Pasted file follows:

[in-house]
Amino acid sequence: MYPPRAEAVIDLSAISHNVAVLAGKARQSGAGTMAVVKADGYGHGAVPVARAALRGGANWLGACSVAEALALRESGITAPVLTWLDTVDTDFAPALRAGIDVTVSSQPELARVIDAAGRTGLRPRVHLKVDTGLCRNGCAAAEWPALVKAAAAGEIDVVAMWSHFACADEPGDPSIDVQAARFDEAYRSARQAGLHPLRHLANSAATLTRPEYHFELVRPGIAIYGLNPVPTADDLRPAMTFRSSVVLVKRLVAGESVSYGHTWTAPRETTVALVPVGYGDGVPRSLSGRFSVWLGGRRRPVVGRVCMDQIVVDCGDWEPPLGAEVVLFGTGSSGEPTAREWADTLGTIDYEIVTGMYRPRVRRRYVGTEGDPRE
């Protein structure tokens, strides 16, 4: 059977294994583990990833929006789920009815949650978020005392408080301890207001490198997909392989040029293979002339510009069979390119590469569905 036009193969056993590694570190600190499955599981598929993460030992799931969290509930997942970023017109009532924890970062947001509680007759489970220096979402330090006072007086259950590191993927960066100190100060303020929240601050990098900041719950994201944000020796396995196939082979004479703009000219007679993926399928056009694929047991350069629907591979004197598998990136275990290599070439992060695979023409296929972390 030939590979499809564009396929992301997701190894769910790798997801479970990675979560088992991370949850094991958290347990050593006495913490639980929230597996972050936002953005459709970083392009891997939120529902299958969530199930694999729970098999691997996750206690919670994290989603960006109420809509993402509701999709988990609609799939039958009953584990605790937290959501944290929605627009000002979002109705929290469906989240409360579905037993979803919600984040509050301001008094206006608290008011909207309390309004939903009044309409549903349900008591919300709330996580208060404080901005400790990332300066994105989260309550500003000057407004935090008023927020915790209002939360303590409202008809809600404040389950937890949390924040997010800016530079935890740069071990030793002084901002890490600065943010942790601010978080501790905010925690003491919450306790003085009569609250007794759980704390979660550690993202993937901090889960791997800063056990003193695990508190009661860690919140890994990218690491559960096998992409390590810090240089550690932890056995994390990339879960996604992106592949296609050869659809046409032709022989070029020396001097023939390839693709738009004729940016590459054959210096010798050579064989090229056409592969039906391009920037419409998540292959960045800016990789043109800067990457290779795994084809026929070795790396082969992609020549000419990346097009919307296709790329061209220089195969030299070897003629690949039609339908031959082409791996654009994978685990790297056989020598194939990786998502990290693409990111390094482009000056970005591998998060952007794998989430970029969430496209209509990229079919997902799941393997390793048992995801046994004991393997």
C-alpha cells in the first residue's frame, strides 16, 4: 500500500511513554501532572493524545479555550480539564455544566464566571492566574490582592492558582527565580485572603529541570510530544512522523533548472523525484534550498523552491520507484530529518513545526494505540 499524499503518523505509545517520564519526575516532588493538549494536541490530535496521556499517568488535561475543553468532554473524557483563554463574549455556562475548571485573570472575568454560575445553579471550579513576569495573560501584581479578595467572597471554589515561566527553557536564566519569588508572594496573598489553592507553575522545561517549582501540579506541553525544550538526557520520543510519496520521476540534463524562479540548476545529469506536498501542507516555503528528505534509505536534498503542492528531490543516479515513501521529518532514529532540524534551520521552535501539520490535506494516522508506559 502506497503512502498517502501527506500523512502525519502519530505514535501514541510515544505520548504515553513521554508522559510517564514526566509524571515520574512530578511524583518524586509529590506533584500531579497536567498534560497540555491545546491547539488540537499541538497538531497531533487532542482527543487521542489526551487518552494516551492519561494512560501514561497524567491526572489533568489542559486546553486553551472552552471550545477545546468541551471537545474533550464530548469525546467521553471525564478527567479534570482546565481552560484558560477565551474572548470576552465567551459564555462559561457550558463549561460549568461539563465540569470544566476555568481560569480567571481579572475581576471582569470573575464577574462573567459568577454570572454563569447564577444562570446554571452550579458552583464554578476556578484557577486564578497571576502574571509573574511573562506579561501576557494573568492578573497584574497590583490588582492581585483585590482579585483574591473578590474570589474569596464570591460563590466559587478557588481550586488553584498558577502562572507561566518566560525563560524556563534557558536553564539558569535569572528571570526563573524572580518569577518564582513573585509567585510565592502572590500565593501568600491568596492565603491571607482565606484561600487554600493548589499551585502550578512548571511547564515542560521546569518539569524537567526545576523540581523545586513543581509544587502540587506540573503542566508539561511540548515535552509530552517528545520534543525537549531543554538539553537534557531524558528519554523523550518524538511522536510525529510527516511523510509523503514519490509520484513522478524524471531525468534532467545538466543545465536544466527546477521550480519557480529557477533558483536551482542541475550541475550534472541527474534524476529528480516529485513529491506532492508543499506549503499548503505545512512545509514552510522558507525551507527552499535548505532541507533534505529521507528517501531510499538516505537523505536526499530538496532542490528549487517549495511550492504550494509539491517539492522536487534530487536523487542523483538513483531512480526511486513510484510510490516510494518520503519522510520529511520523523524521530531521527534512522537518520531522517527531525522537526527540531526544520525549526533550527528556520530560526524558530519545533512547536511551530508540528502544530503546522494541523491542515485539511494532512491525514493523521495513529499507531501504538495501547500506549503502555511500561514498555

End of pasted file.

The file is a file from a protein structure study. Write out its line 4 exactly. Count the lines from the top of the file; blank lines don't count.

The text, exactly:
C-alpha cells in the first residue's frame, strides 16, 4: 500500500511513554501532572493524545479555550480539564455544566464566571492566574490582592492558582527565580485572603529541570510530544512522523533548472523525484534550498523552491520507484530529518513545526494505540 499524499503518523505509545517520564519526575516532588493538549494536541490530535496521556499517568488535561475543553468532554473524557483563554463574549455556562475548571485573570472575568454560575445553579471550579513576569495573560501584581479578595467572597471554589515561566527553557536564566519569588508572594496573598489553592507553575522545561517549582501540579506541553525544550538526557520520543510519496520521476540534463524562479540548476545529469506536498501542507516555503528528505534509505536534498503542492528531490543516479515513501521529518532514529532540524534551520521552535501539520490535506494516522508506559 502506497503512502498517502501527506500523512502525519502519530505514535501514541510515544505520548504515553513521554508522559510517564514526566509524571515520574512530578511524583518524586509529590506533584500531579497536567498534560497540555491545546491547539488540537499541538497538531497531533487532542482527543487521542489526551487518552494516551492519561494512560501514561497524567491526572489533568489542559486546553486553551472552552471550545477545546468541551471537545474533550464530548469525546467521553471525564478527567479534570482546565481552560484558560477565551474572548470576552465567551459564555462559561457550558463549561460549568461539563465540569470544566476555568481560569480567571481579572475581576471582569470573575464577574462573567459568577454570572454563569447564577444562570446554571452550579458552583464554578476556578484557577486564578497571576502574571509573574511573562506579561501576557494573568492578573497584574497590583490588582492581585483585590482579585483574591473578590474570589474569596464570591460563590466559587478557588481550586488553584498558577502562572507561566518566560525563560524556563534557558536553564539558569535569572528571570526563573524572580518569577518564582513573585509567585510565592502572590500565593501568600491568596492565603491571607482565606484561600487554600493548589499551585502550578512548571511547564515542560521546569518539569524537567526545576523540581523545586513543581509544587502540587506540573503542566508539561511540548515535552509530552517528545520534543525537549531543554538539553537534557531524558528519554523523550518524538511522536510525529510527516511523510509523503514519490509520484513522478524524471531525468534532467545538466543545465536544466527546477521550480519557480529557477533558483536551482542541475550541475550534472541527474534524476529528480516529485513529491506532492508543499506549503499548503505545512512545509514552510522558507525551507527552499535548505532541507533534505529521507528517501531510499538516505537523505536526499530538496532542490528549487517549495511550492504550494509539491517539492522536487534530487536523487542523483538513483531512480526511486513510484510510490516510494518520503519522510520529511520523523524521530531521527534512522537518520531522517527531525522537526527540531526544520525549526533550527528556520530560526524558530519545533512547536511551530508540528502544530503546522494541523491542515485539511494532512491525514493523521495513529499507531501504538495501547500506549503502555511500561514498555